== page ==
UK Business Briefs: water filtration, recycling, fat in sewers, energy efficiency, and movers and shakers
In this week’s UK Business Briefs, a new, easy-to-use method of filtering water; high recycling rates in Norfolk; bioremediation of fat in sewers; a new guide for achieving energy efficiency standards in the home; and a new chief executive for the Institute of Energy.
Water treatment company Bio-Claire International has developed a system of filtering water using SteriBac, a blend of naturally occurring minerals based on zeolite, which retains and kills 99.98% of harmful parasites and bacteria. Simply sprinkle SteriBac onto your drinking water, wait 30 minutes as it sinks to the bottom, and then drink.
UK firm Waste Recycling has announced that its eight household waste recycling centres in Norfolk have boosted their recycling rates to nearly 64% in the first six months of operation under the company’s management. Waste Recycling was awarded a three-year contract to run the centres by Norfolk County Council earlier this year. The sites are for members of the public can take their garden, bulky and recyclable household waste for disposal.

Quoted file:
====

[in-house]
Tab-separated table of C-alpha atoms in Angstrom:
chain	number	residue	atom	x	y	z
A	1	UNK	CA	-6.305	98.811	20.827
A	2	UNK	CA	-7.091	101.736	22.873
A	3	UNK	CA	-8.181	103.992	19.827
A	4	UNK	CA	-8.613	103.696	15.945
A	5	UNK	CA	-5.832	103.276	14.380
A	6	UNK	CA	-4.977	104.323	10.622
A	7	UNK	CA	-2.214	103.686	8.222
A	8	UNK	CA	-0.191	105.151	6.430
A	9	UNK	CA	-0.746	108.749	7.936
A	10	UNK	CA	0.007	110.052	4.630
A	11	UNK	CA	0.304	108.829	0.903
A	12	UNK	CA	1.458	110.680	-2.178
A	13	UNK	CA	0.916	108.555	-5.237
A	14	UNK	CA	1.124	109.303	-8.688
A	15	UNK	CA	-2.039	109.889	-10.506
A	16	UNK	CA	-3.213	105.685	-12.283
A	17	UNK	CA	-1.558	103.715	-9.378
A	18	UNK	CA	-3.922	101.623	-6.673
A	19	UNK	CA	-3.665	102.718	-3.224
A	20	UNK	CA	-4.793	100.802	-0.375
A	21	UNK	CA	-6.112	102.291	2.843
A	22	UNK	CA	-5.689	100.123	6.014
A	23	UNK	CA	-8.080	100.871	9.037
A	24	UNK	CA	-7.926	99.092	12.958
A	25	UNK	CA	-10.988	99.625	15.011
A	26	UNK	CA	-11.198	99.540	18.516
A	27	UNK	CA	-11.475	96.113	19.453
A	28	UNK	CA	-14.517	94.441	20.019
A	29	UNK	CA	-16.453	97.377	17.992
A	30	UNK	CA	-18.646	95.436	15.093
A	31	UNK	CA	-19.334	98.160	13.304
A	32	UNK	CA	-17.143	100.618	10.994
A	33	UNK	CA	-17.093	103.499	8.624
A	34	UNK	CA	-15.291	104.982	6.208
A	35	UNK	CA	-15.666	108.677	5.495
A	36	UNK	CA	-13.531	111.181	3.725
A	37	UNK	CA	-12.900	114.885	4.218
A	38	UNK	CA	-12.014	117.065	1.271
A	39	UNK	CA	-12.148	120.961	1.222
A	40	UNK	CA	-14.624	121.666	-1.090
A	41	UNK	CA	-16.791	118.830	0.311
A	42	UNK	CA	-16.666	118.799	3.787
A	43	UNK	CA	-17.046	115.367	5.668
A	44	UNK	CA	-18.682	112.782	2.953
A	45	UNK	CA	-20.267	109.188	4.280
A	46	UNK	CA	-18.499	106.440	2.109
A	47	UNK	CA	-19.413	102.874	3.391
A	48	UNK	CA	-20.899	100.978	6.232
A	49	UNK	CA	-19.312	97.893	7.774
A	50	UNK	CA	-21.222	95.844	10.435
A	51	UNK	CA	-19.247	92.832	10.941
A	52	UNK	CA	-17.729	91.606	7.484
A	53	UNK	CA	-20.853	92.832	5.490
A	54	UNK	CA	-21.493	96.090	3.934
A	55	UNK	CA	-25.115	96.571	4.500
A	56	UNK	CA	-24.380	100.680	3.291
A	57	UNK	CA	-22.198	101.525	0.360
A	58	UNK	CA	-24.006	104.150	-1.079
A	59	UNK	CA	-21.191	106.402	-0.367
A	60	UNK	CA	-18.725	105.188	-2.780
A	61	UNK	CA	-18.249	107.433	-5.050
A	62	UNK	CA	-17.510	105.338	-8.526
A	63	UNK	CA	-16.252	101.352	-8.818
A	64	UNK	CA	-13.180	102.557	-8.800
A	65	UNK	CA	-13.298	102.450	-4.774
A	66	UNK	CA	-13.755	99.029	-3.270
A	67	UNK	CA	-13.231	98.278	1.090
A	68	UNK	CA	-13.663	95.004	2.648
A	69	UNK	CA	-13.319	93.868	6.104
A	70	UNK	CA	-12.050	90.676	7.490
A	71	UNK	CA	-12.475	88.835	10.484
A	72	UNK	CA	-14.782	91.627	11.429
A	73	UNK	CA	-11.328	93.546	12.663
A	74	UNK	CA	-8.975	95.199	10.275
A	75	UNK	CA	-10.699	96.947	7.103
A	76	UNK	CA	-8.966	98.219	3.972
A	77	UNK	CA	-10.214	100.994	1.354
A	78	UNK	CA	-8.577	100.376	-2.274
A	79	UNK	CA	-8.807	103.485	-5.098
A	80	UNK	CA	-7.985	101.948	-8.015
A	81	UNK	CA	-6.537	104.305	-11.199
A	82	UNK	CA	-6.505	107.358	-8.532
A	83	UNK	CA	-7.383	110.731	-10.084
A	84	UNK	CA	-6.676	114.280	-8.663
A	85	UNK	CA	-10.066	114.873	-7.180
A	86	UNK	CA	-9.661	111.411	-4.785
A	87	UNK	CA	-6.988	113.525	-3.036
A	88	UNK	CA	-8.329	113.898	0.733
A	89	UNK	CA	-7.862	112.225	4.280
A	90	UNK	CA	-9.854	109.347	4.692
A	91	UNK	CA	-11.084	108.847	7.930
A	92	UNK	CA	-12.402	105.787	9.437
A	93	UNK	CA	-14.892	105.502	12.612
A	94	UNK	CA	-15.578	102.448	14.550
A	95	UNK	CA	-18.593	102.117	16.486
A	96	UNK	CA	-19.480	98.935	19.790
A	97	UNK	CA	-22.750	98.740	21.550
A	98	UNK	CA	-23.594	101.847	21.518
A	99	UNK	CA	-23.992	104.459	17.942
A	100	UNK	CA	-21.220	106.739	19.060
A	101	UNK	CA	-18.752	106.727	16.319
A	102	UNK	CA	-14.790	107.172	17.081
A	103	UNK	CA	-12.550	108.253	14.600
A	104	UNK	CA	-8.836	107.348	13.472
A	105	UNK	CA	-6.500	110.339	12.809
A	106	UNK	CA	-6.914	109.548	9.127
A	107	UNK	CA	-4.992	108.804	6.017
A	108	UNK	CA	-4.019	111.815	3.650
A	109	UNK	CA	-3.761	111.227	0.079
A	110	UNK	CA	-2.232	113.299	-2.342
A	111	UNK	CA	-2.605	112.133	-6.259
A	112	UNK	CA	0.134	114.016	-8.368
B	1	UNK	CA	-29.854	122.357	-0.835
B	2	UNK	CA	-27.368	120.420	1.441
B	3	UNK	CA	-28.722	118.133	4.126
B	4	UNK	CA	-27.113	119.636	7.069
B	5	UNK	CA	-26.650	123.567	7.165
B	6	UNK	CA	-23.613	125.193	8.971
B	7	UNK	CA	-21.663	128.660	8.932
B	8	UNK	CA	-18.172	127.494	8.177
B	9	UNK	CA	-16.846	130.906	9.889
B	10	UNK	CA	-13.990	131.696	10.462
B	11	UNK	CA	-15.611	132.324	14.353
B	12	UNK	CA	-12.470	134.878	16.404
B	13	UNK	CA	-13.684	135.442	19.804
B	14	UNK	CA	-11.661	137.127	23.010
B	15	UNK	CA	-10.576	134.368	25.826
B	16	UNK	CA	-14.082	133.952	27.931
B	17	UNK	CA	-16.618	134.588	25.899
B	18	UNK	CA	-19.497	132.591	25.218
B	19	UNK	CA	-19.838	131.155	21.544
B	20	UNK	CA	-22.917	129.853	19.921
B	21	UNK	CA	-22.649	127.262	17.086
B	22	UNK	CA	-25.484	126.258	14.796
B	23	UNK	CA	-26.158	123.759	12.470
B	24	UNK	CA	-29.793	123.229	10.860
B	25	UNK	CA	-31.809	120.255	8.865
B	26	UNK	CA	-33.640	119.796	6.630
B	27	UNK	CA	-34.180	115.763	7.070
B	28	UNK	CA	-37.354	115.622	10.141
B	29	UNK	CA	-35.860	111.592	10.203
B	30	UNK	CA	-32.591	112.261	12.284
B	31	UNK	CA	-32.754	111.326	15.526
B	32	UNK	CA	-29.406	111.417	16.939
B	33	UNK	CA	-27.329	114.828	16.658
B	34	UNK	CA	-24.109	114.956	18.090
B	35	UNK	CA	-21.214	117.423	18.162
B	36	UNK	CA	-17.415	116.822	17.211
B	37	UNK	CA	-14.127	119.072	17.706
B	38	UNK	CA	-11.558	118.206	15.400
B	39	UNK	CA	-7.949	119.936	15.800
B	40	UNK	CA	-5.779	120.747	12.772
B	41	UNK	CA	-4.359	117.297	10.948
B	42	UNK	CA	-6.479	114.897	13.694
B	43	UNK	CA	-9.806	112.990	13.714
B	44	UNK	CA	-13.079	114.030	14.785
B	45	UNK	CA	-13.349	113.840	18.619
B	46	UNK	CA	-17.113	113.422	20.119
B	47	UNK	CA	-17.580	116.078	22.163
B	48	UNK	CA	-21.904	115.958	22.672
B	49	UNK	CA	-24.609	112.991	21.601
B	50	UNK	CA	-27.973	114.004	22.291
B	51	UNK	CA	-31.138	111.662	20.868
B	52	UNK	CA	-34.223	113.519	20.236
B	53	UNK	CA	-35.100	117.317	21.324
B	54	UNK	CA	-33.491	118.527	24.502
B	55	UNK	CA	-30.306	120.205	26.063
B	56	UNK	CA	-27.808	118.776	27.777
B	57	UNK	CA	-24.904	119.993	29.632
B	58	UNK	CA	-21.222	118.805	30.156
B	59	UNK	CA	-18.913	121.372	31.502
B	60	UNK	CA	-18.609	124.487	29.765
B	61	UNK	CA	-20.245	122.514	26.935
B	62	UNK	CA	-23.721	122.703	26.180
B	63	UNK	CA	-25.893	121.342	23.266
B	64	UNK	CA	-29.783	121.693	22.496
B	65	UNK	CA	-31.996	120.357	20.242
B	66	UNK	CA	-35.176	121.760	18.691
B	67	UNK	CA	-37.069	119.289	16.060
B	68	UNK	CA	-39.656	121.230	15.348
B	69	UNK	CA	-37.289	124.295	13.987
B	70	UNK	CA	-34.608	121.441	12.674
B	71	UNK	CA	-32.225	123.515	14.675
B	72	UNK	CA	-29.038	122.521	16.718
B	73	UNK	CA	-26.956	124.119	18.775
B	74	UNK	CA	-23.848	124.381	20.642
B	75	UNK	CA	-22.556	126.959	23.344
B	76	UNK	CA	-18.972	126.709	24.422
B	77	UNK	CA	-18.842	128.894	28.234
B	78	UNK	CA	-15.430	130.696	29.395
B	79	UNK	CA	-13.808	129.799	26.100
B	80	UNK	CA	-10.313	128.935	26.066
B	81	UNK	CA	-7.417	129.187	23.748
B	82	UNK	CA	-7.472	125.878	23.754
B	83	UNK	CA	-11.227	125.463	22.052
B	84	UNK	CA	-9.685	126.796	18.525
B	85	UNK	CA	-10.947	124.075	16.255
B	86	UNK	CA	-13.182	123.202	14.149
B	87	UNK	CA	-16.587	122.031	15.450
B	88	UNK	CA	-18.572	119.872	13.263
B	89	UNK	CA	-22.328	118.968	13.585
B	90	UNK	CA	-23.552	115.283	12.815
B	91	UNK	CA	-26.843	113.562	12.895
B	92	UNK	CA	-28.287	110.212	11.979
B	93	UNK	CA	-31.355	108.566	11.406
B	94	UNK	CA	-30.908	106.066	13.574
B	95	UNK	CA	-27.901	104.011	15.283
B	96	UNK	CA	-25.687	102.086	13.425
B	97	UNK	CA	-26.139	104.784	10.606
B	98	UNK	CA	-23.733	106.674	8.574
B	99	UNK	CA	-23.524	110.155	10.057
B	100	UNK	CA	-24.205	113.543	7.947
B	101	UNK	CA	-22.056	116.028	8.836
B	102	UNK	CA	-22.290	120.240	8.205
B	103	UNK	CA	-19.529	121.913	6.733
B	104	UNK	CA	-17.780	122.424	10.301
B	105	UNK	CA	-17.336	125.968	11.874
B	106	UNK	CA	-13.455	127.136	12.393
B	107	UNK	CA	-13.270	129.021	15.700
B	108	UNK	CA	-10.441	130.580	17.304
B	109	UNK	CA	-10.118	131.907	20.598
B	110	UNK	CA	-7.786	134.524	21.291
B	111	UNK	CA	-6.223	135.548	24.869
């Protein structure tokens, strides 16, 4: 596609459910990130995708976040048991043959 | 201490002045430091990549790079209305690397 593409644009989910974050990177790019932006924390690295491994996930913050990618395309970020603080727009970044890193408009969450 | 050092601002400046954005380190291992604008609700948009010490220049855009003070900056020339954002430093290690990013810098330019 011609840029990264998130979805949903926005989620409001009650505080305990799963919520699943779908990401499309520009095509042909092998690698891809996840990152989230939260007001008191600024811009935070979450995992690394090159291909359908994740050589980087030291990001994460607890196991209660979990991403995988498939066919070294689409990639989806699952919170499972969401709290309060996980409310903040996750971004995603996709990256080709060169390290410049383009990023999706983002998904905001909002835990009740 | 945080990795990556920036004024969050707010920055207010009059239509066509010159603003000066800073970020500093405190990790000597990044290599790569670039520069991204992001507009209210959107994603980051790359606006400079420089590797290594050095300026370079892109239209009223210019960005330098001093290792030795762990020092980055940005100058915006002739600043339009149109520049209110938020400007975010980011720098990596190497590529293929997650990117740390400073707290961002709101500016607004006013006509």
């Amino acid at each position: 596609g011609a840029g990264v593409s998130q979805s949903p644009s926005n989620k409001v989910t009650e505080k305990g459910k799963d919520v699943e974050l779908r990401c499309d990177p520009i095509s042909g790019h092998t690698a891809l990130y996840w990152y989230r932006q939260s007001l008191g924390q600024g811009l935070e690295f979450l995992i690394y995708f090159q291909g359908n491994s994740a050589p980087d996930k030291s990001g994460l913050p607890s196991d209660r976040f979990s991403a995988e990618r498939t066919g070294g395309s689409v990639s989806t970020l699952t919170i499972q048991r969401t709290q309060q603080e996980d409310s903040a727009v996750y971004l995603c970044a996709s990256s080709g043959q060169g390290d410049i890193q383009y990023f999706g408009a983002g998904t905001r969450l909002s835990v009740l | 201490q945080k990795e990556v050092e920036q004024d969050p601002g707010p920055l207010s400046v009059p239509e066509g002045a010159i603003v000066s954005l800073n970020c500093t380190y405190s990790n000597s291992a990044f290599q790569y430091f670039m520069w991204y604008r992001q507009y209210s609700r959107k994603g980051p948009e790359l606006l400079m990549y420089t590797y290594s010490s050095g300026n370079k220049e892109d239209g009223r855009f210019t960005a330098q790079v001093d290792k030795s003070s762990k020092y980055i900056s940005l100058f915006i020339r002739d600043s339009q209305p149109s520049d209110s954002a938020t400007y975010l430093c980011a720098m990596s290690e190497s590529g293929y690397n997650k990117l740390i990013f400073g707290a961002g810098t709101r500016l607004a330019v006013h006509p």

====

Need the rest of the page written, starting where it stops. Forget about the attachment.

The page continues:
UK-based Environmental Biotech has found the solution to the thousands of fat, oil and grease related sewer spills every year. According to Biotech, it’s best to solve the problem before it occurs, by injecting live vegetative bacteria into a system twelve times a day. The bacteria digest hydrocarbon-based compounds, reducing them to carbon dioxide and water.
The Government’s Energy Efficiency Best Practice Programme has published a guide for housing professionals outlining three fundamental standards for design and construction of new energy efficient dwellings. These are ‘good practice’, ‘best practice’ and ‘advanced’, the last producing dwellings that will have a minimum impact on the environment, says the Programme.
The Institute of Energy has announced its new Secretary and Chief Executive, John Ingham, a past president of the organisation. Ingham’s appointment follows the departure of Louise Kingham, now Director General of the Institute of Petroleum and Chief Executive designate of the proposed ‘Energy Institute’. Ingham served on the Midland’s branch of the institute for nine years, and spent three years as the Institute’s treasurer, before becoming president.